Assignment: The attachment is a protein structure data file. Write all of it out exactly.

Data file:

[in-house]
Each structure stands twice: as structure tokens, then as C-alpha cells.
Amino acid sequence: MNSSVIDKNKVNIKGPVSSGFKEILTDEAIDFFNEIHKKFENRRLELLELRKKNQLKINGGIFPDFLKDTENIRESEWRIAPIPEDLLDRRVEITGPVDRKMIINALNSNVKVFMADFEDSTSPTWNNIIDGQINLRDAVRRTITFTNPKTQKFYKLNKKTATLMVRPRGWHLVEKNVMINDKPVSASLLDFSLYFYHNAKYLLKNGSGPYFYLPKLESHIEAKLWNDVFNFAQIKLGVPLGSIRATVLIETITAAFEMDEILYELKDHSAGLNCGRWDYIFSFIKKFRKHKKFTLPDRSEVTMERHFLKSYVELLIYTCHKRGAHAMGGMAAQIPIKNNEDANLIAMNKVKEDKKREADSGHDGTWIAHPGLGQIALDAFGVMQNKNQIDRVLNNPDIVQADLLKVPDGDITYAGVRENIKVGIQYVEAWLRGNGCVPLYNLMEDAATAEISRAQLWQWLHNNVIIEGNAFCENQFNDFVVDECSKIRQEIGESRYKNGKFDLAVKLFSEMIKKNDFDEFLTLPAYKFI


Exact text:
[in-house]
Each structure stands twice: as structure tokens, then as C-alpha cells.
Amino acid sequence: MNSSVIDKNKVNIKGPVSSGFKEILTDEAIDFFNEIHKKFENRRLELLELRKKNQLKINGGIFPDFLKDTENIRESEWRIAPIPEDLLDRRVEITGPVDRKMIINALNSNVKVFMADFEDSTSPTWNNIIDGQINLRDAVRRTITFTNPKTQKFYKLNKKTATLMVRPRGWHLVEKNVMINDKPVSASLLDFSLYFYHNAKYLLKNGSGPYFYLPKLESHIEAKLWNDVFNFAQIKLGVPLGSIRATVLIETITAAFEMDEILYELKDHSAGLNCGRWDYIFSFIKKFRKHKKFTLPDRSEVTMERHFLKSYVELLIYTCHKRGAHAMGGMAAQIPIKNNEDANLIAMNKVKEDKKREADSGHDGTWIAHPGLGQIALDAFGVMQNKNQIDRVLNNPDIVQADLLKVPDGDITYAGVRENIKVGIQYVEAWLRGNGCVPLYNLMEDAATAEISRAQLWQWLHNNVIIEGNAFCENQFNDFVVDECSKIRQEIGESRYKNGKFDLAVKLFSEMIKKNDFDEFLTLPAYKFI